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    Have you ever skipped class or school just to see that special person? Teenage love is probably the most intense feeling you can live through.  There have been a few instances in my life where I have escaped from class just to spend time with a very gorgeous little lady. Hearts racing and palms sweaty but to a teen it is totally worth it. Granted what comes around goes around and eventually bites you when you least expect it. My mother found out just like Mayor family found out their little adventure to the snow covered sand. Ms. Henriquez convinces the reader to switch your mind back into getting scolded by your parents for something mischievous that seemed like a perfect parent-proof plan (235). We all experience it whether we like it or not. It’s just part of what we call life. Young love can never be compared to anything else since it a learning phase that 99.99% of teens experience, especially during the middle/ high school years.

    From the first time one has encountered that perfect person one could feel like not one other person is better this one. Like Mayor felt, “My heart was jackhammering so hard I thought people from the next aisle were going to start complaining about the noise” (Henriquez Chap 5). You cannot say that the first love experience did not start out that way, heart beating like an African drum. Mind going blank while trying to think about what to say to the most gorgeous human being standing in front of you, or while she/he is walking away. Face burning feeling like it is about to fall off and just remembering every movement of their lips and eyes. Teen love is a strange thing and not many people know what to do or say when it happens in real time. Mayor thought to himself as he first her standing there with her mom, “… she wasn’t wearing any makeup or jewelry or anything else that most of the girls in my school liked to pile on. Forget about all of that. She was fucking gorgeous.” (Henriquez Chap 5). As time goes by, one finally starts to talk to that person and gets to know them and just fall more and more in the process as if nobody else is so darn perfect. Mayor was at first embarrassed as he had in his hands a pair of boxer shorts, size XS, and put it behind him as he was studying Maribel for the first times.

    “What can I say? She grew on me… Maribel and I started hanging out in the kitchen by ourselves.” (Henriquez Chap 11) Mayor and Maribel were getting closer and closer, at least in Mayors mind as Maribel’s mind would venture off to another world in the middle of some conversations. Mayor felt as if she was made for him and in this life it seemed as if she wasn’t that intimidating as the Normal girls. As stated, “In another life, … I was pretty sure she would have been one of the popular girls, the one all the guys lusted over. But this was a different life…” (Henriquez Chap 11) What did he mean by what he said? Maybe if Maribel hadn’t been in that accident, she would be like all the other girls in his school and just ignore him but seeing that she isn’t he finally had a chance, even if she was “brain damaged” he saw her still as a perfect girl. The father, Rafael Toro, on the other hand did not want to see his son with a girl like Maribel, as he saw just the part where she was not all there in her head. Alma, Mayors mother, tried to defend their love as she saw that her son was finally happy with a nice girl. In a teen’s first love there is always someone or something that interferes with it and tries to separate them, which makes the teens want to fight until the end. In another book, Eleanor and Park, the scary and abusive stepfather had pretty much screwed everything in Eleanor’s’ life as she eventually left her past life and lover (Park) behind to get away from such a monster.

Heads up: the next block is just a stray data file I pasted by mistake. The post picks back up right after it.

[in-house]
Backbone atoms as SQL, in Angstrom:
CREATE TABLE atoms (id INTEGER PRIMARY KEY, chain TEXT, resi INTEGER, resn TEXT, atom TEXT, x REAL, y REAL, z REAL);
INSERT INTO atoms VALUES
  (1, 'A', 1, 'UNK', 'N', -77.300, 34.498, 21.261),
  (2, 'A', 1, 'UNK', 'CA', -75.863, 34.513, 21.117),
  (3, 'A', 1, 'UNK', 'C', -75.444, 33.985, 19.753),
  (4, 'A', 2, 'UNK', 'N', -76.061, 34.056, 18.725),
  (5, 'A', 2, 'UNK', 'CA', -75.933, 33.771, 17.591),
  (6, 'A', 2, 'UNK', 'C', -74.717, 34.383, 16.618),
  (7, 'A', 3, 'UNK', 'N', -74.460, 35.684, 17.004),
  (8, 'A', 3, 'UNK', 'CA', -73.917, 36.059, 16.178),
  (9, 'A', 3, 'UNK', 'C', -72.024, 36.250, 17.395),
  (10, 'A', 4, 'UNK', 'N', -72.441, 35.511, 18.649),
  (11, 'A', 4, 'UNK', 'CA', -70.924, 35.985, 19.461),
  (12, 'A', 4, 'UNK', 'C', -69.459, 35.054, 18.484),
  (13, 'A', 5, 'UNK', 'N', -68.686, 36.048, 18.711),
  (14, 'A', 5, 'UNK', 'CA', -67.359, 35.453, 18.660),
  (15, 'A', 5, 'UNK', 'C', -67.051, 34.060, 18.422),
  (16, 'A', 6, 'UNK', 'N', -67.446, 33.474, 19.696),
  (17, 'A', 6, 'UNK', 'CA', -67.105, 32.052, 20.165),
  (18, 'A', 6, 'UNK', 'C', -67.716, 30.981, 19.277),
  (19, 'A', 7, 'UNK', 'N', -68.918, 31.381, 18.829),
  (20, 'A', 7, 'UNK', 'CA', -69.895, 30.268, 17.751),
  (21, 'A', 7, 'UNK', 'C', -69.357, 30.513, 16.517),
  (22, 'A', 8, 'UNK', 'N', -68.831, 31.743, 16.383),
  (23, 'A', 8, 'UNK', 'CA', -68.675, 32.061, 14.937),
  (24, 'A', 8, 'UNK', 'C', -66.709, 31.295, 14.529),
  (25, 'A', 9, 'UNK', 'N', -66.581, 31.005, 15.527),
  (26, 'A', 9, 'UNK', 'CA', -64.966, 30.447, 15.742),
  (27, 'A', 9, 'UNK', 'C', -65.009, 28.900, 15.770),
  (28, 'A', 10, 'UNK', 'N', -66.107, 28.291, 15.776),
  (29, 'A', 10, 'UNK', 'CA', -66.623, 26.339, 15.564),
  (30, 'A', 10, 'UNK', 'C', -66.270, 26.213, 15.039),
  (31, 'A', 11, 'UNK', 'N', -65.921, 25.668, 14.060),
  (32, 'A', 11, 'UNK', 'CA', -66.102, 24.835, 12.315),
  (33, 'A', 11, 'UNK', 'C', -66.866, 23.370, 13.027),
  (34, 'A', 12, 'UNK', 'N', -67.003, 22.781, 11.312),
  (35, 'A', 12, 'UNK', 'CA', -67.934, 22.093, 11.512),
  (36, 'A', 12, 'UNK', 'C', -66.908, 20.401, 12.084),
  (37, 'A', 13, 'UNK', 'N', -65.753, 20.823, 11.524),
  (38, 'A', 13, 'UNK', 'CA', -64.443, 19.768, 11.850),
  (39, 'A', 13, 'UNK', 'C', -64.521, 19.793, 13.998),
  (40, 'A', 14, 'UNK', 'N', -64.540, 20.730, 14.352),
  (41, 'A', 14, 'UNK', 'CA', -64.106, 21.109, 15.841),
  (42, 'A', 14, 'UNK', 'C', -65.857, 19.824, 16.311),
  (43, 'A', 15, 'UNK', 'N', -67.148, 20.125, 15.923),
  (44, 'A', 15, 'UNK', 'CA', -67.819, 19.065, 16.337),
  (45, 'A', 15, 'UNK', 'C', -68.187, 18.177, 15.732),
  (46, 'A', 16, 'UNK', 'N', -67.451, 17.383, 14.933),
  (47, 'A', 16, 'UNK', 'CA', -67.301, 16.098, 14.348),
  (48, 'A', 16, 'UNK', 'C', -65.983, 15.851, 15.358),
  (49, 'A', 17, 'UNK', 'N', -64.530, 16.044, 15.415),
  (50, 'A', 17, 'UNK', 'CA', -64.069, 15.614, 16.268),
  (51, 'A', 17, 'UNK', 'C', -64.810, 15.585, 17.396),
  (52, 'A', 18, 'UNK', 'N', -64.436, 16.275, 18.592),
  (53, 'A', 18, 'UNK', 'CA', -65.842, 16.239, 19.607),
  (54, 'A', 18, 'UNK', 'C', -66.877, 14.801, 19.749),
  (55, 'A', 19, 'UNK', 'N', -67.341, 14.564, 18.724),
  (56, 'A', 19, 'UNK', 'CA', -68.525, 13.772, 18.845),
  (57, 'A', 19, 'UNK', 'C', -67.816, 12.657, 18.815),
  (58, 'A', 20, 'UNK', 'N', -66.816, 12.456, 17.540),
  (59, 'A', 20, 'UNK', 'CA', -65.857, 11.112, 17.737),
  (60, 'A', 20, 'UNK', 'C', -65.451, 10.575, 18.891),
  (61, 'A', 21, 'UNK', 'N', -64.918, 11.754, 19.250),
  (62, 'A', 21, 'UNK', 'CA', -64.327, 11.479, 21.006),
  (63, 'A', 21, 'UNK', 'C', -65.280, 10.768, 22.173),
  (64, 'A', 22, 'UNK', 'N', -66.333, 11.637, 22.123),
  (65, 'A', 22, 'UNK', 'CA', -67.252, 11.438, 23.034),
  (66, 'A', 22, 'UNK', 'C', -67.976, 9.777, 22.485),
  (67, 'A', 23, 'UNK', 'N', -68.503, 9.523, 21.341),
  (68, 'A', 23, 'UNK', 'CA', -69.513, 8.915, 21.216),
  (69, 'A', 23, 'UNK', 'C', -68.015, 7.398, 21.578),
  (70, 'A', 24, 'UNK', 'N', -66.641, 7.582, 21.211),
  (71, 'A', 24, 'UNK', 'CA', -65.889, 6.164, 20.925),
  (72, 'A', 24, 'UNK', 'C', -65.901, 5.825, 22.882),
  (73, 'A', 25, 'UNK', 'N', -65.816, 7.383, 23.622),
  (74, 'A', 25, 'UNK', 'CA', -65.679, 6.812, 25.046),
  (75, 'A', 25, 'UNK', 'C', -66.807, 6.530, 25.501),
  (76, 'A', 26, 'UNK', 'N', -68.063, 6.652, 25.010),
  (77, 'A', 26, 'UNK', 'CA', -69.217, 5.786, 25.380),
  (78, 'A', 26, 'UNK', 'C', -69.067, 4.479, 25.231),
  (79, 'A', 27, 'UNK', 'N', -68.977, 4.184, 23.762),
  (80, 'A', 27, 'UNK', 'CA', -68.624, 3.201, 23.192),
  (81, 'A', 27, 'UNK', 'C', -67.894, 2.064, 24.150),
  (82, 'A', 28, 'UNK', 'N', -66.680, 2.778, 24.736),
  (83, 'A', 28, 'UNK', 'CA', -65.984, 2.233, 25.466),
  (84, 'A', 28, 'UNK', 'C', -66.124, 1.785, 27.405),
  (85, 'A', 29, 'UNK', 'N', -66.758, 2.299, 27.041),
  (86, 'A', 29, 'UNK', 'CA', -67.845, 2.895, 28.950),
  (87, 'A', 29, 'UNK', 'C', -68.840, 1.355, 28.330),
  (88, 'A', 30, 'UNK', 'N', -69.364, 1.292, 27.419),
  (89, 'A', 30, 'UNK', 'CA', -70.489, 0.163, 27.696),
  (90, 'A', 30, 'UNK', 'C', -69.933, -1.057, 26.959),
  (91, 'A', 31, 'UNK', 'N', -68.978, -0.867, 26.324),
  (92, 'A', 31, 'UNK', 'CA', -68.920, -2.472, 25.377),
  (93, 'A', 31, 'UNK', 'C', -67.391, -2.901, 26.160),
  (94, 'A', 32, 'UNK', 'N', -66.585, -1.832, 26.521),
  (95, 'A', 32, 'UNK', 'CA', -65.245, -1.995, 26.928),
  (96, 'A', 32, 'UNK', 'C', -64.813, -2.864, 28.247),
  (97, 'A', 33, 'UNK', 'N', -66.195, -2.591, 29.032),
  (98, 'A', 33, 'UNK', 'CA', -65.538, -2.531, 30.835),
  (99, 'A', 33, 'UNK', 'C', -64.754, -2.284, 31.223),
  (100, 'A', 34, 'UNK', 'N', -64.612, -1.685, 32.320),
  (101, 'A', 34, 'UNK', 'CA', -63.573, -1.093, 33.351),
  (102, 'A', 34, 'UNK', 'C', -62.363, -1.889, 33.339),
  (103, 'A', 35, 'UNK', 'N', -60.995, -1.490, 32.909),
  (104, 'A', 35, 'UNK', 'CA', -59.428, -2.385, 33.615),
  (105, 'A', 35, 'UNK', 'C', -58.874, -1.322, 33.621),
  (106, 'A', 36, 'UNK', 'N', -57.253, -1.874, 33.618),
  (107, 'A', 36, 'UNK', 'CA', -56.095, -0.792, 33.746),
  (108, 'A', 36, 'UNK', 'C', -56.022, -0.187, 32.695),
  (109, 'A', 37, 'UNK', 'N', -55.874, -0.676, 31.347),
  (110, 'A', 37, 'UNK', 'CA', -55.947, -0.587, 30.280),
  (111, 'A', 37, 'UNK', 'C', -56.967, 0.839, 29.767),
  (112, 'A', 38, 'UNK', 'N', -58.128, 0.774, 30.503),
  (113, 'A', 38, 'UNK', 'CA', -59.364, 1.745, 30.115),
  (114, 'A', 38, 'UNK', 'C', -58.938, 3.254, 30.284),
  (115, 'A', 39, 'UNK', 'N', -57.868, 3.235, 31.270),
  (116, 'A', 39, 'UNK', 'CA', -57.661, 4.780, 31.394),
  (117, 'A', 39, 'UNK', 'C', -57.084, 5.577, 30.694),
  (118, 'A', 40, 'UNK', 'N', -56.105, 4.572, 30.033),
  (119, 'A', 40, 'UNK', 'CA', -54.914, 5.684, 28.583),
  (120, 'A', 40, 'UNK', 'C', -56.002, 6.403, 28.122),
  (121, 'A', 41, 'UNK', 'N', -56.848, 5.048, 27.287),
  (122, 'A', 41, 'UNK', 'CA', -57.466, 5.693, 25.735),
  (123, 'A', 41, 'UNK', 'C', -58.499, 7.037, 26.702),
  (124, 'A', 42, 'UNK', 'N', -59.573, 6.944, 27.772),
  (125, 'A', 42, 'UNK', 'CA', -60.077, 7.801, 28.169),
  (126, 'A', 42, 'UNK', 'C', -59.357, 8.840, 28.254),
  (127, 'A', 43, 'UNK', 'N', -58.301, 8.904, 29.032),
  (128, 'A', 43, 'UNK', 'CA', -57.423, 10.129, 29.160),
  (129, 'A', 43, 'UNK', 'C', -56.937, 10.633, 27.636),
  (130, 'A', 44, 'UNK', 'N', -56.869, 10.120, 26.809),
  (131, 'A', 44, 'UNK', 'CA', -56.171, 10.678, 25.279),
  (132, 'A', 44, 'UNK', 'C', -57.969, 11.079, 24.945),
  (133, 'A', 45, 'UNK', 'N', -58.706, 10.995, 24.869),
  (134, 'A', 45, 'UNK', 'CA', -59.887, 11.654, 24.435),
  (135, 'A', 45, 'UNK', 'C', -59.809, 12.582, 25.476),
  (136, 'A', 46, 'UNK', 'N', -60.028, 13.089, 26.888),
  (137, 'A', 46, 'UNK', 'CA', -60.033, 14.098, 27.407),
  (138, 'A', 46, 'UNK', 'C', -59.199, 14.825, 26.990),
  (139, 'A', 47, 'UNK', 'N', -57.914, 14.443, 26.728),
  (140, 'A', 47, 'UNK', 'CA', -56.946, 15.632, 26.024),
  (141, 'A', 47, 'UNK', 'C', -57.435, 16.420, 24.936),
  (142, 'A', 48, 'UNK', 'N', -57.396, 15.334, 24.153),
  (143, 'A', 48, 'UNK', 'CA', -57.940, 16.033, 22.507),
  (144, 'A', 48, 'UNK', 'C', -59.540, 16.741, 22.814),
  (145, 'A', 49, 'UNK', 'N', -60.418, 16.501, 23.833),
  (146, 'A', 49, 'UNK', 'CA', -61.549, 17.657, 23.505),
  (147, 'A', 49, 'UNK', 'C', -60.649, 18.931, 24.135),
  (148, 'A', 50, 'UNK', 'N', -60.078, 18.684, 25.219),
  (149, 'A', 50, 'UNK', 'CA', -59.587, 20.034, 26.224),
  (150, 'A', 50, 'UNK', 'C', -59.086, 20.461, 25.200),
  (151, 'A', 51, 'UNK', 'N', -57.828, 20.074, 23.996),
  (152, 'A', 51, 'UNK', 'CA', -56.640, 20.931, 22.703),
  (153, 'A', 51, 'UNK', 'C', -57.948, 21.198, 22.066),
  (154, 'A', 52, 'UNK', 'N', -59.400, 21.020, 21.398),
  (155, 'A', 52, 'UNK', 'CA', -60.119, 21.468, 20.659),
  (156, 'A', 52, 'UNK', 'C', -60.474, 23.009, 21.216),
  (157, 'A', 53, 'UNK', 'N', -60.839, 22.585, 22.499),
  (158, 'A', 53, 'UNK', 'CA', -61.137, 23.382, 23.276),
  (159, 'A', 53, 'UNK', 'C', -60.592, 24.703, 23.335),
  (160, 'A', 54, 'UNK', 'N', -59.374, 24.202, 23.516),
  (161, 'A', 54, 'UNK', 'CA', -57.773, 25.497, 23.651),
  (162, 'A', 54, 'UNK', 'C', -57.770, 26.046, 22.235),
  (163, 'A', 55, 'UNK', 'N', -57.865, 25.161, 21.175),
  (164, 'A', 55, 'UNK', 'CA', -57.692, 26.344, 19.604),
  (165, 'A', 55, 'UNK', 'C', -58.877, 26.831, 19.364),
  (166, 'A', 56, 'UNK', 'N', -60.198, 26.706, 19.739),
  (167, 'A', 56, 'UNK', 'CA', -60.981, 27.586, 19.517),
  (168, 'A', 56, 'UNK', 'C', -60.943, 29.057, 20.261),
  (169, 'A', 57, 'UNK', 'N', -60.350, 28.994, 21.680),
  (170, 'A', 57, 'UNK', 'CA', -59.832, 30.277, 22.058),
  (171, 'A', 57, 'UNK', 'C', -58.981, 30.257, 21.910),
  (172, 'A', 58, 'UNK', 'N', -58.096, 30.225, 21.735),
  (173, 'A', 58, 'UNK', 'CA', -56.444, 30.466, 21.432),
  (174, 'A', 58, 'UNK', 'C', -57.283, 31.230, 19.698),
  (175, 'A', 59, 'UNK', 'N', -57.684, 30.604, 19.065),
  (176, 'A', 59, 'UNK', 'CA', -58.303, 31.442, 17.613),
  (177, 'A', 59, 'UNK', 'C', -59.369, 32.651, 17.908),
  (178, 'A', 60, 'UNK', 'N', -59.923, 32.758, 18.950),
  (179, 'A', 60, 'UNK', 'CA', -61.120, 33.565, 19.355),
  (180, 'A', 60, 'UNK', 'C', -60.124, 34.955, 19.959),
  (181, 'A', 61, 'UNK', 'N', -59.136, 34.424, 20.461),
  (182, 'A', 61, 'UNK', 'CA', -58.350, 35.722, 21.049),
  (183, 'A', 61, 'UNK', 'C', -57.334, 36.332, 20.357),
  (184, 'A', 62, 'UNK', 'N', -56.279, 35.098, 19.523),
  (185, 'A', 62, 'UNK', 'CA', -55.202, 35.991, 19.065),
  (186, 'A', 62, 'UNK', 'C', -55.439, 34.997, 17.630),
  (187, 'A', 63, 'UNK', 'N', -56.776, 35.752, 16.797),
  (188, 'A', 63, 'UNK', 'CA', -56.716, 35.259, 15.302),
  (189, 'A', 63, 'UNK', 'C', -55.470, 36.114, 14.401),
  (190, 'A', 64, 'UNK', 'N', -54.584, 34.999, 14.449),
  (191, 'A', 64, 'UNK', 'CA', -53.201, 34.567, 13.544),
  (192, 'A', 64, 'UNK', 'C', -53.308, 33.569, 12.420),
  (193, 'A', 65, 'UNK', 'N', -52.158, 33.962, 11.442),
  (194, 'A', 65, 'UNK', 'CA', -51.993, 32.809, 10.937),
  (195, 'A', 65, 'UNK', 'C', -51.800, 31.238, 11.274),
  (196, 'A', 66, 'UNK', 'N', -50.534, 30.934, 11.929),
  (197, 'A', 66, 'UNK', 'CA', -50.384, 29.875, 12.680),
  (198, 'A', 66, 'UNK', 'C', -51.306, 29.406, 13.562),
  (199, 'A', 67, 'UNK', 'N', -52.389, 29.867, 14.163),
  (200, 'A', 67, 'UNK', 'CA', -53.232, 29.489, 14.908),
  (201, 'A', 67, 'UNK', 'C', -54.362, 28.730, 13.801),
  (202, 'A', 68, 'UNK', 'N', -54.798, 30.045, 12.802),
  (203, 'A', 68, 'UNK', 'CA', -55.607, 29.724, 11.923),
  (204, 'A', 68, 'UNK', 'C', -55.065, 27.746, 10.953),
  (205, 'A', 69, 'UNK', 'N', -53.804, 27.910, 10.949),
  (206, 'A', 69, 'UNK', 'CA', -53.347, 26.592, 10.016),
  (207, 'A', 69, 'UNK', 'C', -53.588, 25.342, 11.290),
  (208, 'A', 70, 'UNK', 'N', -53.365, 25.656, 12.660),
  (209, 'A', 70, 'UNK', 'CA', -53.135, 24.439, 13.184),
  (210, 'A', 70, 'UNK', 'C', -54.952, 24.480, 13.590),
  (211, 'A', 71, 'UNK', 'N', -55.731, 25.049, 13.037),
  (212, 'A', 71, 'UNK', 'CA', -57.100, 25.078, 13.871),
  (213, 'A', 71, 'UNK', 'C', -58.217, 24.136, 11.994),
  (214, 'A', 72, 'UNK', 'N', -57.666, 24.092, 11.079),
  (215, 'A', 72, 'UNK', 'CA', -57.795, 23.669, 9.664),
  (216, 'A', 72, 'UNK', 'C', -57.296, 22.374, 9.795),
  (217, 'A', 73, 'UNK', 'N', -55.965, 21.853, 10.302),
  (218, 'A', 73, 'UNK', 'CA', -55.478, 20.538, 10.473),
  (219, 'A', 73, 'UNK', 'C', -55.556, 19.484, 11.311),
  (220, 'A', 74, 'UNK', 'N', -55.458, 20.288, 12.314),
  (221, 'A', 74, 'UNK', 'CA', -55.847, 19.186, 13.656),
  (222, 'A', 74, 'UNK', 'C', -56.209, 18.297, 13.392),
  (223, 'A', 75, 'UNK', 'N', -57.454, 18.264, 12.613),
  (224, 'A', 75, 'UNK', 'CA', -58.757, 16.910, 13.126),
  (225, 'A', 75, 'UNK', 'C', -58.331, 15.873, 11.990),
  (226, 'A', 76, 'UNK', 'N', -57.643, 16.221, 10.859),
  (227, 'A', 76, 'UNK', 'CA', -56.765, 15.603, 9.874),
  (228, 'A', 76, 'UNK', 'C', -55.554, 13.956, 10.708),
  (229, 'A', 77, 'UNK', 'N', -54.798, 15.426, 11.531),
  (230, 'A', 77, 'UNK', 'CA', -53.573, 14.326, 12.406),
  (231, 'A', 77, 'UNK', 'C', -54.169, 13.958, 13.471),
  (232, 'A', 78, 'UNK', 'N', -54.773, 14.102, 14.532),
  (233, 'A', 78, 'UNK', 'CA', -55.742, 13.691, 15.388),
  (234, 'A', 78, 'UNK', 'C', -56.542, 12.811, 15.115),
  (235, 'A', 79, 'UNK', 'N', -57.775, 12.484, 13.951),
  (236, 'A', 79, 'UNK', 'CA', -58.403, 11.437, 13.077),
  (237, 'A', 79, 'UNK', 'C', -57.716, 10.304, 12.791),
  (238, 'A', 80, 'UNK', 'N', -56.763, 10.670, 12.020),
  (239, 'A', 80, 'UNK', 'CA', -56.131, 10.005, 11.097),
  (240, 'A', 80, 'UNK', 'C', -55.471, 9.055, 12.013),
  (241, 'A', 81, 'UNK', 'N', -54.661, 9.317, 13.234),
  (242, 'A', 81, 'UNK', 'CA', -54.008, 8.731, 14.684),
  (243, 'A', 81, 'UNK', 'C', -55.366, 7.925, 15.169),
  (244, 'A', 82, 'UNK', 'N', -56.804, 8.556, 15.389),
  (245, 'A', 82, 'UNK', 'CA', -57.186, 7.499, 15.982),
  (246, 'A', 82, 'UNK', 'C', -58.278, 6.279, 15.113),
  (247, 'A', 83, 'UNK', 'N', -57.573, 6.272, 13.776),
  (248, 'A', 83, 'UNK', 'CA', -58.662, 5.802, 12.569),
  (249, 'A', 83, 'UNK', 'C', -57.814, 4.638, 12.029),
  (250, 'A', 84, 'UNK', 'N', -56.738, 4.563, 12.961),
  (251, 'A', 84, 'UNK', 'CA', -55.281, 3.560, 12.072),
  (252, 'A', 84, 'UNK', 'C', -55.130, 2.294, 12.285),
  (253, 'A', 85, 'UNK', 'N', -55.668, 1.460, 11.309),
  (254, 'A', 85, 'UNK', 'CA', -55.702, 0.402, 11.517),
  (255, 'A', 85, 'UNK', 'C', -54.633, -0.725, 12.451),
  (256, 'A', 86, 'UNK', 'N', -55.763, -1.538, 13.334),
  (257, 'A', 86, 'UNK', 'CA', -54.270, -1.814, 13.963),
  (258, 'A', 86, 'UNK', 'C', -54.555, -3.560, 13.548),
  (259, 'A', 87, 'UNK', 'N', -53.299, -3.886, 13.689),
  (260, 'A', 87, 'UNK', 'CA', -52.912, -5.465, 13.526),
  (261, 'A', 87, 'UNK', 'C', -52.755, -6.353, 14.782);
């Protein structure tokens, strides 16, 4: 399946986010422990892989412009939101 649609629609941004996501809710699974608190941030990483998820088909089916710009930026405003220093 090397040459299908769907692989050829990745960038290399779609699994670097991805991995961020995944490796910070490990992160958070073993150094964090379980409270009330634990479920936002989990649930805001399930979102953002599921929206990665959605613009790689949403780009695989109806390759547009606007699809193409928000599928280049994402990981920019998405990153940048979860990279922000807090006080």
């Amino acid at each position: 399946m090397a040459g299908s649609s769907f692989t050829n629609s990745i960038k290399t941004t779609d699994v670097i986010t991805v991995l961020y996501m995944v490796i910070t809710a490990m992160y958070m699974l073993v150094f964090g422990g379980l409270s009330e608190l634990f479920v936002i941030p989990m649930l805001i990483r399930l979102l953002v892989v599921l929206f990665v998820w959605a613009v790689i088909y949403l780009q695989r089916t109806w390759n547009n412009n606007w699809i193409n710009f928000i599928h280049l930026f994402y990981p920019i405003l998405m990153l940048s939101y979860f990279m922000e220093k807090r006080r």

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     Whether it be bullies to parents that tend to mess everything up for the young lovers, eventually all the hype dies down and they start to realize all the little stuff that made her so appeals starts fading in the wind as they start to lose interest and eventually they break up. Studies show, “With experience, if all goes well love becomes a little less blind” (Moore 550). Friendships are broken and lies are told to parents and eventually it all catches up to the lovers and the best decision to be made is to break up. With a sharp pain in their hearts love is destroyed, replaced with hurt and deception.



Works Cited

Henriquez, Cristina. The Book of Unknown Americans : A Novel. Vintage, 2014. Vintage Contemporaries.      EBSCOhost,    direct=true&db=nlebk&AN=749831&site=ehost-live    psy-ab.3..0l4.121705.124068.0.124280.….0…1.1.64.psy-    ab..1.12.997…0i67k1.0.XInd_oYGhSs#imgrc=ATQhMCYZNAEzHM:

Moore, Susan. “Teenagers in Love.” Psychologist, vol. 29, no. 7, July 2016, pp. 548-551. EBSCOhost,  live.